10. The courts cannot seize themselves of a matter; it is up to the parties to commence a proceeding and determine its subject matter.
The courts cannot adjudicate beyond what is sought by the parties. If necessary, they may correct any improper term in the conclusions set out in a written pleading in order to give them their proper characterization in light of the allegations in the pleading.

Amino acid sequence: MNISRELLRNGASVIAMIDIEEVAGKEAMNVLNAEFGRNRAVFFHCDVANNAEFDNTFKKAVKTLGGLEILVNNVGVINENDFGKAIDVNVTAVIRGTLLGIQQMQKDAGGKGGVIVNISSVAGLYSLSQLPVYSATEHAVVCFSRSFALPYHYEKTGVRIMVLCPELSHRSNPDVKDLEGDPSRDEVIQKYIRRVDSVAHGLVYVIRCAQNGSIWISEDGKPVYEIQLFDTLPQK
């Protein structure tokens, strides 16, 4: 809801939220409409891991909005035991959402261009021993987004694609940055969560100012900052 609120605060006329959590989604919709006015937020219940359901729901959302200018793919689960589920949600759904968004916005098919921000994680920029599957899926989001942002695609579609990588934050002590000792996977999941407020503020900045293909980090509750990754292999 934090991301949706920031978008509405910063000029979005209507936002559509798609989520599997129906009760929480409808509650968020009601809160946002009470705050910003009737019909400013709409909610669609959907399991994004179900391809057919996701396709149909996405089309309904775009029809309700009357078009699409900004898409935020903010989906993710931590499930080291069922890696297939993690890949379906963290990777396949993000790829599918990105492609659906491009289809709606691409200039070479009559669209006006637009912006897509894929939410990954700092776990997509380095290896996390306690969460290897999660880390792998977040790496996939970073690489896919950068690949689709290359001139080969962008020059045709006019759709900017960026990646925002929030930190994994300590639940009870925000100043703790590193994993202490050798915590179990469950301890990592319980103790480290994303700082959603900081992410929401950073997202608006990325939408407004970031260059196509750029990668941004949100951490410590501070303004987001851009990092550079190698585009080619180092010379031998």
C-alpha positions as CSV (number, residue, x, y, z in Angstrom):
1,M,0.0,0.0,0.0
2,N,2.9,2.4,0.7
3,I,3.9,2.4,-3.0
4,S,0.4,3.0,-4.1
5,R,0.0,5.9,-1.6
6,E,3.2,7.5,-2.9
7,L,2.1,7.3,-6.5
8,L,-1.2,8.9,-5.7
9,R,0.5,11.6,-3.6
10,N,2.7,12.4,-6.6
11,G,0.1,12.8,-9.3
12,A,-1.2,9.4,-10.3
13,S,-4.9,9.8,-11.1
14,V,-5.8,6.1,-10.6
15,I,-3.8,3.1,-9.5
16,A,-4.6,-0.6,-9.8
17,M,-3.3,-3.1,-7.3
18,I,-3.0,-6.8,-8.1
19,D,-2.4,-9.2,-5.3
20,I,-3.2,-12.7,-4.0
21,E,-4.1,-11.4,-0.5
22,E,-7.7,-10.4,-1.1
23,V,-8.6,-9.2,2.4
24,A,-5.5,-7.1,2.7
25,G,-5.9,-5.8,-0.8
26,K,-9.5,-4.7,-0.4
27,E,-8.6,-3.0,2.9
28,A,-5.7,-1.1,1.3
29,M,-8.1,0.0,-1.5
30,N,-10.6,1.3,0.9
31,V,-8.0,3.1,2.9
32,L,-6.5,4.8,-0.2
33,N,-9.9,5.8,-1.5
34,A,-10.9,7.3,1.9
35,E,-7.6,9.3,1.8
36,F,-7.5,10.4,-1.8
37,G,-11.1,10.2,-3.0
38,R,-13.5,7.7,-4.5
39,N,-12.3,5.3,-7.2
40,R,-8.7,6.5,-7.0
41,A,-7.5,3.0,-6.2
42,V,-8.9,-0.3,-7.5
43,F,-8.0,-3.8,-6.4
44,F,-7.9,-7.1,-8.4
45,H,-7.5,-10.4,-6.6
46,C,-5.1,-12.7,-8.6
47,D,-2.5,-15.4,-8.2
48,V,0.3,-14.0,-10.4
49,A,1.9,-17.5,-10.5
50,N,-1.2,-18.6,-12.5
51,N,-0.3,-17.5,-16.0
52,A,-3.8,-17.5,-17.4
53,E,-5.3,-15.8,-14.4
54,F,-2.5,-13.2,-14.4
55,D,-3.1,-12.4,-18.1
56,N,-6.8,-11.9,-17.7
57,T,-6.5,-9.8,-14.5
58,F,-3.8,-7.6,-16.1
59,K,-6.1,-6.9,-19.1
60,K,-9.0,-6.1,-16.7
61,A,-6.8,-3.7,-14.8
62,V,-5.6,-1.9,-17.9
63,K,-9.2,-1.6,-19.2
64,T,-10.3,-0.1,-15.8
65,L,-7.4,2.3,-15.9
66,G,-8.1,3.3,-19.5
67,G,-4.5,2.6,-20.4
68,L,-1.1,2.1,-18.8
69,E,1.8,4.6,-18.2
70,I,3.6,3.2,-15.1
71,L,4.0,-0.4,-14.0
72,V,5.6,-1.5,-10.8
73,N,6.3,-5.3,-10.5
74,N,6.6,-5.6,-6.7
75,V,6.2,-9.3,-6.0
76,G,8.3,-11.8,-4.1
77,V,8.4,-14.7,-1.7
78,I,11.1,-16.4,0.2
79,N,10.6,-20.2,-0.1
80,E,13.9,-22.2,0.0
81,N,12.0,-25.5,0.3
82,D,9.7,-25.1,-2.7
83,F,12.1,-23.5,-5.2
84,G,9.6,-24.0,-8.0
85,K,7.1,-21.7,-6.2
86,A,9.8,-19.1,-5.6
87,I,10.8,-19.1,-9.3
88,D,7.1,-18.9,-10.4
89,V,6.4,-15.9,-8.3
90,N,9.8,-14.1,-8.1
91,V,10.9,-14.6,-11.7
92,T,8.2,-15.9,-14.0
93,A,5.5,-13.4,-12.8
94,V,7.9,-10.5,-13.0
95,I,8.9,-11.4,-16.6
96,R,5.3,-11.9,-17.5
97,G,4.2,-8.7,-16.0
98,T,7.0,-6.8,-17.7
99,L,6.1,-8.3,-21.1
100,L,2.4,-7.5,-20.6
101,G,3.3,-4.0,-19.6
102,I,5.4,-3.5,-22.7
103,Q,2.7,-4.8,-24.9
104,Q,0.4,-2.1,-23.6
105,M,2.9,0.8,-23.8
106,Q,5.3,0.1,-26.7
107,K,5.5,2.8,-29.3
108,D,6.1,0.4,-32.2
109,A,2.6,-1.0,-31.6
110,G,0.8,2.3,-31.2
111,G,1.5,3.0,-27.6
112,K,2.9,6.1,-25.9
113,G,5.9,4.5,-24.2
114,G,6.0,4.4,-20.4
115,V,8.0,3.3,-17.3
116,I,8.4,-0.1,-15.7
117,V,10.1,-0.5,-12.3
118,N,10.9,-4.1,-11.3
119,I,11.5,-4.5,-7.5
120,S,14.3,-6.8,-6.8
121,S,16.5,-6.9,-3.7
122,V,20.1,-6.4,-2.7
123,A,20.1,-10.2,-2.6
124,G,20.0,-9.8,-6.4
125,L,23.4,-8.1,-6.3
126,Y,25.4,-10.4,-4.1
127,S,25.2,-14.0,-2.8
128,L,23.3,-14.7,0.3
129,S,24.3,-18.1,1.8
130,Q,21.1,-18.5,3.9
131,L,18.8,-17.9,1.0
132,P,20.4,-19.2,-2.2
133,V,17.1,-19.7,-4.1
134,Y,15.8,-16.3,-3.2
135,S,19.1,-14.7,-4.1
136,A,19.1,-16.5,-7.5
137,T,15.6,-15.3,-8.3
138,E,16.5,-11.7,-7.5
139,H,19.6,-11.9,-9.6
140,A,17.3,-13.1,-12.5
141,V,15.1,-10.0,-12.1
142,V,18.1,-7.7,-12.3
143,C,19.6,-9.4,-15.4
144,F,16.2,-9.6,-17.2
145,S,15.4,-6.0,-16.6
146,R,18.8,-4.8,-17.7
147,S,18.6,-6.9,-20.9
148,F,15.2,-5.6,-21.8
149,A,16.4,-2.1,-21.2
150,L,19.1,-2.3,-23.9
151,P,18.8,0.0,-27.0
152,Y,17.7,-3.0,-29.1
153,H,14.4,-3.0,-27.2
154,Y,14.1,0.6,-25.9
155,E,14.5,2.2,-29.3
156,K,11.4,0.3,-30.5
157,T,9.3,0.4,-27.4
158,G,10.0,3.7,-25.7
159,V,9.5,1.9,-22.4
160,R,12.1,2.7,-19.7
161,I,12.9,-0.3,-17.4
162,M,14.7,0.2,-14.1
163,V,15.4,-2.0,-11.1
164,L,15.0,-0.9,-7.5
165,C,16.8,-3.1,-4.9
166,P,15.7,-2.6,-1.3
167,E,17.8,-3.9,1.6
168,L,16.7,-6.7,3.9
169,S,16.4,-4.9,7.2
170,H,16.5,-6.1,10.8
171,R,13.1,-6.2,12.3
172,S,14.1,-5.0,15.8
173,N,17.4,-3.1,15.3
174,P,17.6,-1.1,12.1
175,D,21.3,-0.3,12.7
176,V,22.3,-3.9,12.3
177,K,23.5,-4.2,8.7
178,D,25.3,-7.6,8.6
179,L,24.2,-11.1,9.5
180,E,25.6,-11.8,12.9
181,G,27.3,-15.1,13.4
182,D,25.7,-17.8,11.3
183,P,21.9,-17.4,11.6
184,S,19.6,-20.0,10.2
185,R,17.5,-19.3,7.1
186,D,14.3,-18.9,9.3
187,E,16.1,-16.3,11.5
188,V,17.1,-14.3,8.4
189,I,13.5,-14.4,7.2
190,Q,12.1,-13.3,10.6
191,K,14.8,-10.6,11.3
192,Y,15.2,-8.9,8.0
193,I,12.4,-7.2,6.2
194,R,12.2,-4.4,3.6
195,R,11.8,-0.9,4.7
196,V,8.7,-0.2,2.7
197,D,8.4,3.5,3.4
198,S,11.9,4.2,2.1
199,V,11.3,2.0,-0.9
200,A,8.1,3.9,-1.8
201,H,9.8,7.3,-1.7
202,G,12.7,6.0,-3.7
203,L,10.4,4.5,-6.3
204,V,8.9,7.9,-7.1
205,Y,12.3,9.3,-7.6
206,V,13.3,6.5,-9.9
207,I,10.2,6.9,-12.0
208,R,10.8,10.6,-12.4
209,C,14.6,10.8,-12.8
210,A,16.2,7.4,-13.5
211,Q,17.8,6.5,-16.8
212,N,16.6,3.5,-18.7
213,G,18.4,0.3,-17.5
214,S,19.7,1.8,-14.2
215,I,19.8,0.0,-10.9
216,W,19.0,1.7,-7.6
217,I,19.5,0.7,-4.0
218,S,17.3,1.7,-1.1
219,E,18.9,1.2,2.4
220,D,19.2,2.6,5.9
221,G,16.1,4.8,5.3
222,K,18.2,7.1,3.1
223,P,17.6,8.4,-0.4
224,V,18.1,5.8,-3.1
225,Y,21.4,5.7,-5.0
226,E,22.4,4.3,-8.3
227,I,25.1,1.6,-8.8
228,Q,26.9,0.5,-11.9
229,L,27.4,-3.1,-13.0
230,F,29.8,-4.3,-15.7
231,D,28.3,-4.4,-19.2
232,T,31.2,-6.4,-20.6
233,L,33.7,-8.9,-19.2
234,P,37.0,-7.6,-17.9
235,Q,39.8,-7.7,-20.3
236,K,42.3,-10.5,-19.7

The courts are not required to decide theoretical questions or to adjudicate where a judgment would not put an end to the uncertainty or the controversy, but they cannot refuse to adjudicate under the pretext that the law is silent, obscure or insufficient.